Steubenville: Grand jury to consider fresh charges
Further charges could be brought in the case of two US high school footballers convicted on Sunday of raping a 16-year-old girl, officials say.
Ohio's attorney general said anyone who kept quiet about the attack could face charges, including other teenagers, parents, coaches and school officials.
Trent Mays, 16, and Ma'lik Richmond, 17, wept as they were sentenced to at least a year in juvenile detention.
The case left the Rust Belt town of Steubenville bitterly divided.
Attorney General Mike DeWine, Ohio's top law enforcement official, said a grand jury would meet next month.Humiliating photos
It would consider evidence gathered by investigators from dozens of interviews, including with the football team's coaches, he said.
End Quote Victim's mother
You were your own accuser, through the social media that you chose to publish your criminal conduct on”
"I've reached the conclusion that this investigation cannot be completed, simply cannot be completed, that we cannot bring finality to this matter without the convening of a grand jury," Mr DeWine said.
The incident took place last August when Mays and Richmond left a party with the victim and used their fingers to sexually abuse her, first in a car and then at a friend's house.
Mays was sentenced to an extra year for taking pictures of the naked victim. The judge said both might stay in detention until they reach 21.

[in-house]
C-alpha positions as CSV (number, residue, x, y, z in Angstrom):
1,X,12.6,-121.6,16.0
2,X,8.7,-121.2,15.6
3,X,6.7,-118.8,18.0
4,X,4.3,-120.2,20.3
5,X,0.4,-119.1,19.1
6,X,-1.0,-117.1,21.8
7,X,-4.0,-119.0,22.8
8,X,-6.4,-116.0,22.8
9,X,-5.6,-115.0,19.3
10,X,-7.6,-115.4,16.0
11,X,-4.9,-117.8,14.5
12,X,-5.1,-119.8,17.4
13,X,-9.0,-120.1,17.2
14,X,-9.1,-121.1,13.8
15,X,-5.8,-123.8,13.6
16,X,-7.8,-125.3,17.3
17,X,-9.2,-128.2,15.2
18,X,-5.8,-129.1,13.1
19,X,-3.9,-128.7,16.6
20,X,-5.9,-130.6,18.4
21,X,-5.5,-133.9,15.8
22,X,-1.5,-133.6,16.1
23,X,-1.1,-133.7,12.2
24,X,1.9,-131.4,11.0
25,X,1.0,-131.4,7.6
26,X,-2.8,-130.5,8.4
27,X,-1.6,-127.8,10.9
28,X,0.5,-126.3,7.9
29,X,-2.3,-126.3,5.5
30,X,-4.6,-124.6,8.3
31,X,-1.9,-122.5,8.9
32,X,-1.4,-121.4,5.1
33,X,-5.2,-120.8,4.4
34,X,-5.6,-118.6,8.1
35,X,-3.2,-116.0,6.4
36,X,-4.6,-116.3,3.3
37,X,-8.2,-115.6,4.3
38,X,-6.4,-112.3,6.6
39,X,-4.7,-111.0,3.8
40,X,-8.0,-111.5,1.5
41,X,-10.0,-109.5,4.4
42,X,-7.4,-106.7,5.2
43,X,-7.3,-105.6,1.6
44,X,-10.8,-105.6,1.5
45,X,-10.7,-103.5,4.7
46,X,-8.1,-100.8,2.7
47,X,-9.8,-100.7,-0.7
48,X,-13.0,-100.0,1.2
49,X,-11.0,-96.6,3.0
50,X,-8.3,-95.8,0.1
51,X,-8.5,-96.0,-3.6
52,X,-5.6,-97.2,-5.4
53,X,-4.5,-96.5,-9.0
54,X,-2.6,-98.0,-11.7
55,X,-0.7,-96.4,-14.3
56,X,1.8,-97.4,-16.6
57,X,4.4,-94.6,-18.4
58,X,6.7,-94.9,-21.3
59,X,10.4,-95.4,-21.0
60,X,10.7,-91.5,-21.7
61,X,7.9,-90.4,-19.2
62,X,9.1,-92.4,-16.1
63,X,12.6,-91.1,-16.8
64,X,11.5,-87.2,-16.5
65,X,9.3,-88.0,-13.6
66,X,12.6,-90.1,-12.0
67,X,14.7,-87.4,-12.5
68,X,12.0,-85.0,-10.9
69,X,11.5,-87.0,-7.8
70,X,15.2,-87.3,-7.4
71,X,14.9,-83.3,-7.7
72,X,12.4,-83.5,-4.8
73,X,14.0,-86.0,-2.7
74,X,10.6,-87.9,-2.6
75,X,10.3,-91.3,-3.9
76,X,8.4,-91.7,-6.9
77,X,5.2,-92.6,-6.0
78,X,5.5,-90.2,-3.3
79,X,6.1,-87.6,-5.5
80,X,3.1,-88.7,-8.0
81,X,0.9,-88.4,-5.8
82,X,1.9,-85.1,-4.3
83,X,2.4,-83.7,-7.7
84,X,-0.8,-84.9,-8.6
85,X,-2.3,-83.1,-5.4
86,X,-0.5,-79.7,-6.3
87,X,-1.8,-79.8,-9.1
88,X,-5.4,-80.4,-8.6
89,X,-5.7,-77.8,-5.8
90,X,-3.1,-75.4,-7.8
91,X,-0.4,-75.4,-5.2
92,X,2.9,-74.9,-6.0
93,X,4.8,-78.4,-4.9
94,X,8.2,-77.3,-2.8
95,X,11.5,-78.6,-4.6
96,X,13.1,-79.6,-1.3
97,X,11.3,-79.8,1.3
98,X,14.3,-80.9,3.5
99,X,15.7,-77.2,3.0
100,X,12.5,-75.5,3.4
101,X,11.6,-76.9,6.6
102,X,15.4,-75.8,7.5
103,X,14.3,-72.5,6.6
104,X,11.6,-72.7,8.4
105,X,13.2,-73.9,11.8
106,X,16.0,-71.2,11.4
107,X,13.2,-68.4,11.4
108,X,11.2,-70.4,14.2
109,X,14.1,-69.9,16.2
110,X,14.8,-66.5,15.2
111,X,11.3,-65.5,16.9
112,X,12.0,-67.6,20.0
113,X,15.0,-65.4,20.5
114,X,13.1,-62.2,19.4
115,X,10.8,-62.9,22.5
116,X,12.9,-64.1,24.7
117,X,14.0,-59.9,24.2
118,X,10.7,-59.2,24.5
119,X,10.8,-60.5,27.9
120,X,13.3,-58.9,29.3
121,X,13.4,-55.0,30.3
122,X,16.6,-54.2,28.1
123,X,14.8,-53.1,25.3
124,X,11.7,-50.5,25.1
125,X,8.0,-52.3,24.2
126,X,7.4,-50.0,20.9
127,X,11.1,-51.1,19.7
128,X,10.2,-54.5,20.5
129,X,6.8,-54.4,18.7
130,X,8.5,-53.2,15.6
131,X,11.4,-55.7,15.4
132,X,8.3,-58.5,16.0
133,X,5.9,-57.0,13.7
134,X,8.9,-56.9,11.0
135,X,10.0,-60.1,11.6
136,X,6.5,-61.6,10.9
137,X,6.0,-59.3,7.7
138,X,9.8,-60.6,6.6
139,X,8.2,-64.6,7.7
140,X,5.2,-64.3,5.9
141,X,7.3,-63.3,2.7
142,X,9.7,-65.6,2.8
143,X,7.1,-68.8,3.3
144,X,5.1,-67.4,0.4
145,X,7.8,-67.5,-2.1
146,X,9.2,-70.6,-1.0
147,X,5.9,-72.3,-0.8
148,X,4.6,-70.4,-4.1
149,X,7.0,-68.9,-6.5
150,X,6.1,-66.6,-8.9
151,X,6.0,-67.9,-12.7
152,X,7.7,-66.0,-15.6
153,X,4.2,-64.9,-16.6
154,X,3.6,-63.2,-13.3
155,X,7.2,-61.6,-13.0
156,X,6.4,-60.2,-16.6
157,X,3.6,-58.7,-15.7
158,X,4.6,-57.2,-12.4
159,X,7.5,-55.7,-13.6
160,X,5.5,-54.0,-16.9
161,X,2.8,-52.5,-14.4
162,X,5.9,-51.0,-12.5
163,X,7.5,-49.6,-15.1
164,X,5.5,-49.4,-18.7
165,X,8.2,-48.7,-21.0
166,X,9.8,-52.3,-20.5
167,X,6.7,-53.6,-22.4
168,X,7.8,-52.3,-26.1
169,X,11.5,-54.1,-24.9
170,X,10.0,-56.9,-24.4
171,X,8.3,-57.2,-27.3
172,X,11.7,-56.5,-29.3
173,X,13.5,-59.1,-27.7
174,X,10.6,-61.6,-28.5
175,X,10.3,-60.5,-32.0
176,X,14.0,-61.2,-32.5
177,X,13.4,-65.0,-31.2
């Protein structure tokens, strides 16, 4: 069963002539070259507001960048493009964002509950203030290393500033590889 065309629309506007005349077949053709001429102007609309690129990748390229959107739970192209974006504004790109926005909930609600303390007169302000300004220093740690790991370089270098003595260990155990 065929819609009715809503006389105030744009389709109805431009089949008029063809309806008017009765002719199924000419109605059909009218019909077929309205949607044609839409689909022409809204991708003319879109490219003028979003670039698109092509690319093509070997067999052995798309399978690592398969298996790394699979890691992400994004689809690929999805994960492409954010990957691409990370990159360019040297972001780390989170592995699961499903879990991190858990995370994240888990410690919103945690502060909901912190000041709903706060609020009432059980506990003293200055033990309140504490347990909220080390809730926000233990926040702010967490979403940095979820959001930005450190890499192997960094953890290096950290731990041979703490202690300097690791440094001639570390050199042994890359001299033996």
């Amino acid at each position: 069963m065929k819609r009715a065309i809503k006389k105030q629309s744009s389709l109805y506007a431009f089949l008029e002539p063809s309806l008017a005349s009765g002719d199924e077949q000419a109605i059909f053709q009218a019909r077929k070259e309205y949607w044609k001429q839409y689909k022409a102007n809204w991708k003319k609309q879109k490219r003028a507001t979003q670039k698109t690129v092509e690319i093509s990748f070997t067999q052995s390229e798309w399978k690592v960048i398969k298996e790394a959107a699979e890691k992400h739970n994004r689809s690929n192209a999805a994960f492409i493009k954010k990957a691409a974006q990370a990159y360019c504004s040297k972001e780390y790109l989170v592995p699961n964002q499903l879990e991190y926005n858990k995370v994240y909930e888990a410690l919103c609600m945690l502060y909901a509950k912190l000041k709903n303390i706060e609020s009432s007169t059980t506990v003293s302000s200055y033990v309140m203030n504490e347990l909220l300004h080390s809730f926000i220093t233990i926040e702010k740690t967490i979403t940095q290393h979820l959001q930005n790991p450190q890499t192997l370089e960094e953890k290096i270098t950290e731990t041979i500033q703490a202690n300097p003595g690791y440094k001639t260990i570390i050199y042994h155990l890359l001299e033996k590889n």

Collapsing into the arms of his lawyer, Richmond said: "My life is over."
Mays and Richmond apologised to the victim and the community.
The case came to light via text messages, humiliating photos, online videos and social media posts, attracting nationwide attention.
Some claimed that the community - including local police - had sought to cover up the crime to protect the accused, who were members of a celebrated high school American football team.
The victim was so drunk she had no memory of the attack; prosecutors said she had been "treated like a toy".
"Many of the things we learned during this trial that our children were saying and doing were profane, were ugly," Judge Thomas Lipps said.
The case caused a sharp divide in Steubenville, an economically depressed former steel town of 18,000 people that had immense pride in its high school football team.
After the verdict, the victim's mother rebuked Mays and Richmond.
"You were your own accuser, through the social media that you chose to publish your criminal conduct on," she said.
Some of the witnesses were friends of the accused who gave evidence against them in return for immunity from prosecution.